Michelle met me just before 8:30. We headed straight to a cafe for breakfast and an espresso then he said he wanted to look for wood – old growth cedar wood in a town about 25 km from Fes.
It was a glorious morning, with the Atlas Mountains to our south and the Rifs to the north. We headed south between the two ranges in the MB with the stereo blasting Lebanese music. The windows were down and the sun was shining brightly as we sped past large groves of olive trees and an occasional flock of sheep to the predominately Jewish town of Sefrou.
I reflected on the last 24 hours of my walkabout and the karma and kismet of travel. How the hell did I end up here, now, in this really comfortable leather seat in a MB with this man?
We entered the town of Safrou and as we drove past the old jewish cemetary Michelle asked if I wanted to stop. I considered it a rhetorical question, as I always want to stop, see and learn. The caretaker greeted us with “Shalom”. He gave me a tour, speaking in French, past the old concrete graves and headstones, some dating back 400 years.
The children are over here, the men are here and the women are over there. Took pics then we headed to the walled medina of Sefrou, where Michelle educated me on the construction of the ancient mud wall enclosure, similar to the medina walls in Casa, Marrakeck, Essaouira and Fes. Part of his work with UNESCO has been on medina wall and building preservation.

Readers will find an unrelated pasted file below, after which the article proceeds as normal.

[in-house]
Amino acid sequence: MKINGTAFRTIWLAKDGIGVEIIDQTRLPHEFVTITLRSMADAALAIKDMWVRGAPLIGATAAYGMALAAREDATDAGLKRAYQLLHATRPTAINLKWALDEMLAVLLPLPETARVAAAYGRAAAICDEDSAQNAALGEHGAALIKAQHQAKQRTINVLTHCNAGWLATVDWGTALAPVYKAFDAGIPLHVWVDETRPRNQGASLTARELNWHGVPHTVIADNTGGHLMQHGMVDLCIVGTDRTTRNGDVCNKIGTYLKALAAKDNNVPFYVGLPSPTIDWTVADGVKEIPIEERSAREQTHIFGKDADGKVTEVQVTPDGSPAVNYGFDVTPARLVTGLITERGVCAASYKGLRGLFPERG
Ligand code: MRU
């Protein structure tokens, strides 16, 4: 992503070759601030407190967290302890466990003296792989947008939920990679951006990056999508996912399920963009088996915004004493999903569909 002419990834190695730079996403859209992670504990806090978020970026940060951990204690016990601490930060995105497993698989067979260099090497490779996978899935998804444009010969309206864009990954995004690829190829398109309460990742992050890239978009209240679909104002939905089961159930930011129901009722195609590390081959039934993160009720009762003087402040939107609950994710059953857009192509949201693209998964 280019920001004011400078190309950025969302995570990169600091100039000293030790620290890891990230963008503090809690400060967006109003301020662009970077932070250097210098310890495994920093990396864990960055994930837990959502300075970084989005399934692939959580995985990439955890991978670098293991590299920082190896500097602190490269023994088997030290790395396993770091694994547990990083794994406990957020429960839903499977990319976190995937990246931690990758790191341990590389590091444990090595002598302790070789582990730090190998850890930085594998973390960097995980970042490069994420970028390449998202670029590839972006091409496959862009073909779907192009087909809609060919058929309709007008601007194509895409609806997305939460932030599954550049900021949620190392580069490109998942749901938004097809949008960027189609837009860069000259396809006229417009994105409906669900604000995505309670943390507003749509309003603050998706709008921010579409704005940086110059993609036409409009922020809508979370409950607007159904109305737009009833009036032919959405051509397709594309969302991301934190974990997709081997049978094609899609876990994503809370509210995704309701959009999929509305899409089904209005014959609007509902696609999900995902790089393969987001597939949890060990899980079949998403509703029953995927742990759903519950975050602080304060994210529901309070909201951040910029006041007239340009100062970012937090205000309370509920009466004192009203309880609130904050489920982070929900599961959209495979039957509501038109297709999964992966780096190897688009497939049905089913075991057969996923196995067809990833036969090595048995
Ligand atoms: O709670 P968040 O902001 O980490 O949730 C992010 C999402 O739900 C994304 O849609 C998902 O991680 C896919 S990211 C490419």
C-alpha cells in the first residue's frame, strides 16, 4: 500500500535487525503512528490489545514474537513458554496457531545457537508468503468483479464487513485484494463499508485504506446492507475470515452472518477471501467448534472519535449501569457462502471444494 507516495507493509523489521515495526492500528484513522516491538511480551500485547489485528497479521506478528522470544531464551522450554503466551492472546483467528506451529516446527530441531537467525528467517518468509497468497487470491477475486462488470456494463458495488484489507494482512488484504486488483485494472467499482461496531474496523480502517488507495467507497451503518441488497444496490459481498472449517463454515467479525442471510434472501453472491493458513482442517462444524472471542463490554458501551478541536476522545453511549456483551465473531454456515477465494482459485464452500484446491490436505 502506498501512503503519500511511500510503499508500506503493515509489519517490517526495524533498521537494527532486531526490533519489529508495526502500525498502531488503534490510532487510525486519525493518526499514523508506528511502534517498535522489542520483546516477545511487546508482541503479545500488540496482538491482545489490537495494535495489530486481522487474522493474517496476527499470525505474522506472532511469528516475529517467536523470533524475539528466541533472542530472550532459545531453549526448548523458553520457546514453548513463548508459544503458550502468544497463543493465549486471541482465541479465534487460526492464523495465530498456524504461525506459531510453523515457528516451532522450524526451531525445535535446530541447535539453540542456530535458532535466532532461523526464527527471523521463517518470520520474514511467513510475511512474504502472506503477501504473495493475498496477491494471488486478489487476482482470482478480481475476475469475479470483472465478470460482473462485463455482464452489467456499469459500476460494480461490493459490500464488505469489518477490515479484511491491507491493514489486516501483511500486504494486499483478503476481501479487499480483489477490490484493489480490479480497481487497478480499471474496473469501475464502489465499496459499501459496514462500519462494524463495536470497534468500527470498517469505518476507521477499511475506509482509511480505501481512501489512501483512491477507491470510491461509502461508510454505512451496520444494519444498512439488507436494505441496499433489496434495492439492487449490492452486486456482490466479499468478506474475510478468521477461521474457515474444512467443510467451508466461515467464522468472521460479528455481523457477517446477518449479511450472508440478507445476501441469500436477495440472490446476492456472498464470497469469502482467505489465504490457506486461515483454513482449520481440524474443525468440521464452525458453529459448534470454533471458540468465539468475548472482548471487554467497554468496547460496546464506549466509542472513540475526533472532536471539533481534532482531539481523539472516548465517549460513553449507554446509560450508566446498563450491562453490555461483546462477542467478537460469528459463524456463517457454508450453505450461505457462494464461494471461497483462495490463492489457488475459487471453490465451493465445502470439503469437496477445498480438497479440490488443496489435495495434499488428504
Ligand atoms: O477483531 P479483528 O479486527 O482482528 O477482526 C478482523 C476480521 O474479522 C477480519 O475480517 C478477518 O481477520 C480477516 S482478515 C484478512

He walked confidently through the medina and I followed him like a puppy. Past blacksmiths at a forge and a craftsman man that was hand carving wooden bowls.
We ended up at a carpentry shop where he found the old cedar he was looking for. He told the owner he wanted all he had and that his construction manager named Aziz would come to negotiate the price and transport the purchase. Then we were off to his “Palace” inside the walls of the Fes medina.
Originally built in the 14th century, the home was owned by a wealthy Jewish aristocrat. When the parents died, the children could not agree on what to do with it. It sat abandoned for 25 years,with pigeons using the place as a roost. Michelle bought it 3 years ago and has been restoring it since then.
Pictures are worth a thousand words, so I will stop writing.
4X4 glazed ceramic tiles are hand chipped into little pieces – some as small as a pea – and used in the tile work.
The columns and window frames are hand carved plaster.
We then left to go buy tile at a factory, where i had a tour of the manufacturing process of the tiles and the how the mosaic patterns are designed and made. While I was taking the tour, Michelle purchased 60,000 4X4 pieces, which will be delivered in 6 months.
Then we had lunch.